41. Syndecan-1 ectodomain shedding is regulated by the small GTPase Rab5. J Biol Chem. 2008 Dec 19; 283(51):35435-44. View abstract
  42. Syndecan-1 is an in vivo suppressor of Gram-positive toxic shock. J Biol Chem. 2008 Jul 18; 283(29):19895-903. View abstract
  43. Stimulus-dependent impairment of the neutrophil oxidative burst response in lactoferrin-deficient mice. Am J Pathol. 2008 Apr; 172(4):1019-29. View abstract
  44. Heparan sulfate and syndecan-1 are essential in maintaining murine and human intestinal epithelial barrier function. J Clin Invest. 2008 Jan; 118(1):229-38. View abstract
  45. Molecular and cellular mechanisms of syndecans in tissue injury and inflammation. Mol Cells. 2007 Oct 31; 24(2):153-66. View abstract
  46. Increase in soluble CD138 in bronchoalveolar lavage fluid of multicentric Castleman's disease. Respirology. 2007 Jan; 12(1):140-3. View abstract
  47. Streptococcus pneumoniae sheds syndecan-1 ectodomains through ZmpC, a metalloproteinase virulence factor. J Biol Chem. 2007 Jan 05; 282(1):159-67. View abstract
  48. Syndecan-1 expression in epithelial cells is induced by transforming growth factor beta through a PKA-dependent pathway. J Biol Chem. 2006 Aug 25; 281(34):24365-74. View abstract
  49. Synthesis of syndecan-1 by skeletal muscle cells is an early response to infection with Trichinella spiralis but is not essential for nurse cell development. Infect Immun. 2006 Mar; 74(3):1941-3. View abstract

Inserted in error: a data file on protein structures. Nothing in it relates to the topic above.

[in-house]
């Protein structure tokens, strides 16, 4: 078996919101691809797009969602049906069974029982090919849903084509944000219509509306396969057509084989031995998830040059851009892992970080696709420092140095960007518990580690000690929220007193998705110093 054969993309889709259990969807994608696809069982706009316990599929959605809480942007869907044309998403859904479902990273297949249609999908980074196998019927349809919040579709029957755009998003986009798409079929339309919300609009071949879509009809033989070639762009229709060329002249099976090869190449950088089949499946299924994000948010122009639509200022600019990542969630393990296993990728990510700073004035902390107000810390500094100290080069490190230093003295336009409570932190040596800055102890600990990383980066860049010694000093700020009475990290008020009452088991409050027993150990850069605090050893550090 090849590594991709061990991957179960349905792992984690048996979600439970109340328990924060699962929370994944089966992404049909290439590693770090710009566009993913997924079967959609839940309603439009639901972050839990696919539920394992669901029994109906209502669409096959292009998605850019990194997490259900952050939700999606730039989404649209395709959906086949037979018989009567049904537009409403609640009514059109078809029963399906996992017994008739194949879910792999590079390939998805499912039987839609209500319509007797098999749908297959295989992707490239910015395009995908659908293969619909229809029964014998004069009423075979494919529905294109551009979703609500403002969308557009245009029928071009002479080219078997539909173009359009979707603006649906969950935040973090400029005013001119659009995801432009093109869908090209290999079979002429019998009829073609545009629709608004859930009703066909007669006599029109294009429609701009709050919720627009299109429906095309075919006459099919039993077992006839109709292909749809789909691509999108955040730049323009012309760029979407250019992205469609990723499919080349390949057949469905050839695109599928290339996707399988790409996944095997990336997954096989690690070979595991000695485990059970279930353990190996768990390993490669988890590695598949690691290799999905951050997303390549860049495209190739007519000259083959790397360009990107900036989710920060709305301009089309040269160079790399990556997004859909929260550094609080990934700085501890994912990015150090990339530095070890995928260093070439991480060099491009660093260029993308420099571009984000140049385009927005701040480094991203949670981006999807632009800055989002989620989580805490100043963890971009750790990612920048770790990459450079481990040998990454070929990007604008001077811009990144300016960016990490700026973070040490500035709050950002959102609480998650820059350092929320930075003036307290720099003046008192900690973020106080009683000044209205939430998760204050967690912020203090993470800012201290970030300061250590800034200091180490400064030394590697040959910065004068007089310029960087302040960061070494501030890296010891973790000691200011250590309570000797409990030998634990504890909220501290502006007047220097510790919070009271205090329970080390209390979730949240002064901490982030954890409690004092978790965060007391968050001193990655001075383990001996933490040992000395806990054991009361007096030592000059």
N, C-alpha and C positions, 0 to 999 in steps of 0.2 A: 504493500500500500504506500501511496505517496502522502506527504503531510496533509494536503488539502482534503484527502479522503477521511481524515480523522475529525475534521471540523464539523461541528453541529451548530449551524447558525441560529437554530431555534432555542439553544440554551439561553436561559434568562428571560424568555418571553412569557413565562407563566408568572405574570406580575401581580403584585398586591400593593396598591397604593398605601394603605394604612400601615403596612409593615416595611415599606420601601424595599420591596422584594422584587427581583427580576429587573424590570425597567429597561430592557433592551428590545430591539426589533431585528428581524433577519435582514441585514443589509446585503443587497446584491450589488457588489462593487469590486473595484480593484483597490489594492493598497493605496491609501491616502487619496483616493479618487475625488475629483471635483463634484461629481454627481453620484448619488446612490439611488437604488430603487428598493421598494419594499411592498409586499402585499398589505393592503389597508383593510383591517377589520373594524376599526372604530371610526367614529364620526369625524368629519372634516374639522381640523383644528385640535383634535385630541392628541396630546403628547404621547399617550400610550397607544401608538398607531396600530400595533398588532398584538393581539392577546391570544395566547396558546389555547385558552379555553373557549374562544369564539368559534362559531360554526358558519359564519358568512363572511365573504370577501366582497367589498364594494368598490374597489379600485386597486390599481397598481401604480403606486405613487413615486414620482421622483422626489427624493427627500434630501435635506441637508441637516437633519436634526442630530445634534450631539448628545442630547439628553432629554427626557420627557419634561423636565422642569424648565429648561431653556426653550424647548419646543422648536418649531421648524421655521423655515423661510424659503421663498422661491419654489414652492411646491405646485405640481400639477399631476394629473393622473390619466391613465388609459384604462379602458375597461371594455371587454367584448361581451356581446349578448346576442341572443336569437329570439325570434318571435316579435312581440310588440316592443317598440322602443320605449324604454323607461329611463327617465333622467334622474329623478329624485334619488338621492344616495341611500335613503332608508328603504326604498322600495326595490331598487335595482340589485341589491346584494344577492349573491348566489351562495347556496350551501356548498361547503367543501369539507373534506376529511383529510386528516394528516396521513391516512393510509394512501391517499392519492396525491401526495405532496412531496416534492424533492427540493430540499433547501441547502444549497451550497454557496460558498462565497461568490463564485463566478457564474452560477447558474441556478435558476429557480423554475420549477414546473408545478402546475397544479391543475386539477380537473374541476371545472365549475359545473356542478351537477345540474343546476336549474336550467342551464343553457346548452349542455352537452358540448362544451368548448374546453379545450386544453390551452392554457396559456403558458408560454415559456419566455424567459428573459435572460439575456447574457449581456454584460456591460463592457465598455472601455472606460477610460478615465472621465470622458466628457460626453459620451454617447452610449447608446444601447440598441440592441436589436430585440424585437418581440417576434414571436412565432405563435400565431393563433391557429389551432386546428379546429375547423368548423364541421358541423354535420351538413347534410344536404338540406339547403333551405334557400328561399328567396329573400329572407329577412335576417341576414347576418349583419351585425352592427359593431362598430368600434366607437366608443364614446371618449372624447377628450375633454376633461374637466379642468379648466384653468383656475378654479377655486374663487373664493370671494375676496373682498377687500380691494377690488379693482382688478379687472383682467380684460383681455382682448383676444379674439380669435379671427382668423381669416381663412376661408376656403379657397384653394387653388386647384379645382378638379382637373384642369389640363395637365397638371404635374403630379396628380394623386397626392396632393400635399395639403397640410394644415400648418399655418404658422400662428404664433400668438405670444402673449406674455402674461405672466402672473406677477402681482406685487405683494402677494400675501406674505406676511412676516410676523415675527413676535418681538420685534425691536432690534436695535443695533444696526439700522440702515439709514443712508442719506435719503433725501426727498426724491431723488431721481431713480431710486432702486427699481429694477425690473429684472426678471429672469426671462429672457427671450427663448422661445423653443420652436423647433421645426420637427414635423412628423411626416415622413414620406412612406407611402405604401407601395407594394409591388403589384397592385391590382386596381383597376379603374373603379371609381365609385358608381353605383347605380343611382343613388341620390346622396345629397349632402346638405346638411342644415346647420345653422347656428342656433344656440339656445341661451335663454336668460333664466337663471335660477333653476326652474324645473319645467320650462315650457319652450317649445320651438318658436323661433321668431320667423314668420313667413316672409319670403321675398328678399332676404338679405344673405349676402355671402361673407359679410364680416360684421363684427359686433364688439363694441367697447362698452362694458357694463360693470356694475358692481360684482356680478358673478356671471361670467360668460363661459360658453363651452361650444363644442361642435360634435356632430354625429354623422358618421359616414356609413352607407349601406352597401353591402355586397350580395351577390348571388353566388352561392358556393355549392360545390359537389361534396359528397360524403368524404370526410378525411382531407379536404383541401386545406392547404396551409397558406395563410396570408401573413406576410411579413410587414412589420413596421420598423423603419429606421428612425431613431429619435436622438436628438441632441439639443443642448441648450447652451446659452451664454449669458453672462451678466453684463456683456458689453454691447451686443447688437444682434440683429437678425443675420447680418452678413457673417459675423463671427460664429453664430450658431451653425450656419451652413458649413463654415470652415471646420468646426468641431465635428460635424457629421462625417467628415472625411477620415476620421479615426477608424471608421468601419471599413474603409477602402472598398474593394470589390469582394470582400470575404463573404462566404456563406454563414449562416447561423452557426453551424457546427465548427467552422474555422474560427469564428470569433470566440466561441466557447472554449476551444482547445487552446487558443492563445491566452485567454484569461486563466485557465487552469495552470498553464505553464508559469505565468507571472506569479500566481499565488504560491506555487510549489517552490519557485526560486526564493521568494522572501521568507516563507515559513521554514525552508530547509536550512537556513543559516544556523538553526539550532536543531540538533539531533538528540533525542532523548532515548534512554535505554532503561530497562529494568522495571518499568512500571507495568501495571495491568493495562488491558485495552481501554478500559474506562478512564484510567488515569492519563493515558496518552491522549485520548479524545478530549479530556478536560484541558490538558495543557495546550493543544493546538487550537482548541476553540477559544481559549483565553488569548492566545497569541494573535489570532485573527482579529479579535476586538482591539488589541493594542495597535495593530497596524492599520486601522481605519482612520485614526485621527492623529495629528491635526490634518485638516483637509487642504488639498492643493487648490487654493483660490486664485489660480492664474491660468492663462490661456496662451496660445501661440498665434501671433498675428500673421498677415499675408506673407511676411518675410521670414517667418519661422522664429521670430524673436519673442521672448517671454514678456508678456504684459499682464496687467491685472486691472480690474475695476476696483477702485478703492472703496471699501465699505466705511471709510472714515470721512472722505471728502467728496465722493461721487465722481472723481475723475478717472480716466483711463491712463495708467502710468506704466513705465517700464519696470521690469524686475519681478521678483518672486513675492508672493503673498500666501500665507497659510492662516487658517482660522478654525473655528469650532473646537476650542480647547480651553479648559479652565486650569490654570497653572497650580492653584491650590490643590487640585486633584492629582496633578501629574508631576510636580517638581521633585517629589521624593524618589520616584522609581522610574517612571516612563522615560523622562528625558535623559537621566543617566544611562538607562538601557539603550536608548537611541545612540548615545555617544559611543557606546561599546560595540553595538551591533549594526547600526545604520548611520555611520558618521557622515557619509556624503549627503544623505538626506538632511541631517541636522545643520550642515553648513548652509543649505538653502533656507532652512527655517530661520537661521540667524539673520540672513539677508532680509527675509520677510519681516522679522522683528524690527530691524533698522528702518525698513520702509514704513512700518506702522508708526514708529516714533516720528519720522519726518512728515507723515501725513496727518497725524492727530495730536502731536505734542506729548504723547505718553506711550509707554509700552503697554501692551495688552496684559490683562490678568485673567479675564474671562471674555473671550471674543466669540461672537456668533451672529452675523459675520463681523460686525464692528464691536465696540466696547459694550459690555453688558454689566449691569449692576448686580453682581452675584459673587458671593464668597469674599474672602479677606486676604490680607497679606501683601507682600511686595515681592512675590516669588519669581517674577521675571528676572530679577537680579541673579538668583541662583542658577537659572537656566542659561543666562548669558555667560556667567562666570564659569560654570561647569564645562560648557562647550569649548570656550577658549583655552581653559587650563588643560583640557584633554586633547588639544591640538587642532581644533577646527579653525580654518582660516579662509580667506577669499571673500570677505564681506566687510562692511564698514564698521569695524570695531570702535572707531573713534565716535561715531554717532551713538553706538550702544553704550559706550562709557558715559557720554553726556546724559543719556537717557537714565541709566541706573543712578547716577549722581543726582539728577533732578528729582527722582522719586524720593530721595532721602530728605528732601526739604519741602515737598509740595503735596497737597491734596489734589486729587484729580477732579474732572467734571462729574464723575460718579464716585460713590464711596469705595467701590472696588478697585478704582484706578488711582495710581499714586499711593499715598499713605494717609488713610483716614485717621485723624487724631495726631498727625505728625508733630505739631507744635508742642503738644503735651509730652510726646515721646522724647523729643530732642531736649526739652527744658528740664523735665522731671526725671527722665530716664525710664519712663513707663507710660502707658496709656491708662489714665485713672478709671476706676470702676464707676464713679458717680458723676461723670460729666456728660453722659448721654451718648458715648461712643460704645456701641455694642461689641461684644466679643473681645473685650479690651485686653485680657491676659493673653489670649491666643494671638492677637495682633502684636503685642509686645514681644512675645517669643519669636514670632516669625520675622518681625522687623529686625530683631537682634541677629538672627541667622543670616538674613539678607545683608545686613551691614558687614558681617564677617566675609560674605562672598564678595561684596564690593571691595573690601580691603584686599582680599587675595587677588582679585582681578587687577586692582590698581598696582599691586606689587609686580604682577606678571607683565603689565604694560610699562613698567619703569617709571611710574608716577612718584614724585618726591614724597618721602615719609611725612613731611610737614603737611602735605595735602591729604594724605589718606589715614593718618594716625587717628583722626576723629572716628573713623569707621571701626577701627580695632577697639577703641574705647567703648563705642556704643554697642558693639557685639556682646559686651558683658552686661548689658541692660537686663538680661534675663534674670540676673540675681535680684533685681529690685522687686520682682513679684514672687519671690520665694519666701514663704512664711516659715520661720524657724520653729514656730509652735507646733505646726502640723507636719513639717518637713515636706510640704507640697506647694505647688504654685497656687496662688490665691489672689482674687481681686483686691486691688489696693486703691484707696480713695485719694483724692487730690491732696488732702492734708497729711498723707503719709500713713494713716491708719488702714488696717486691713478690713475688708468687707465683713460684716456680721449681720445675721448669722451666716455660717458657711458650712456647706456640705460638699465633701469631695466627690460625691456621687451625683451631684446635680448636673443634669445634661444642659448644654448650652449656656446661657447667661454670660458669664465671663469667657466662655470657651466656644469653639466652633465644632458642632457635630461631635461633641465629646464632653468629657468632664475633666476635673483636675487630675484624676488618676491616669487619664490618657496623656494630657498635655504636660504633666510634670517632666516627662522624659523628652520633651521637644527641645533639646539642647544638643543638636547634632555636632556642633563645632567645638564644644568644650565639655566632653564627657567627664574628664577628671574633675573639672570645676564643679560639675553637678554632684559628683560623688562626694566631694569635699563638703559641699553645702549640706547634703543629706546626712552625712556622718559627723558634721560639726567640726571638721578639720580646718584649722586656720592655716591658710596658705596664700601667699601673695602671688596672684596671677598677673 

50. Syndecan 1 shedding contributes to Pseudomonas aeruginosa sepsis. Infect Immun. 2005 Dec; 73(12):7914-21. View abstract
  51. Blocking of monocyte chemoattractant protein-1 during tubulointerstitial nephritis resulted in delayed neutrophil clearance. Am J Pathol. 2005 Sep; 167(3):637-49. View abstract
  52. Endogenous attenuation of allergic lung inflammation by syndecan-1. J Immunol. 2005 May 01; 174(9):5758-65. View abstract
  53. Protamine sulfate reduces the susceptibility of thermally injured mice to Pseudomonas aeruginosa infection. J Surg Res. 2005 Jan; 123(1):109-17. View abstract
  54. Syndecan-1 in Microbial Pathogenesis, Host Defense, and Inflammation. Trends in Glycoscience and Glycotechnology. 2005; 17(98):271-284. View abstract
  55. The N-terminal A domain of fibronectin-binding proteins A and B promotes adhesion of Staphylococcus aureus to elastin. J Biol Chem. 2004 Sep 10; 279(37):38433-40. View abstract
  56. Activation of syndecan-1 ectodomain shedding by Staphylococcus aureus alpha-toxin and beta-toxin. J Biol Chem. 2004 Jan 02; 279(1):251-8. View abstract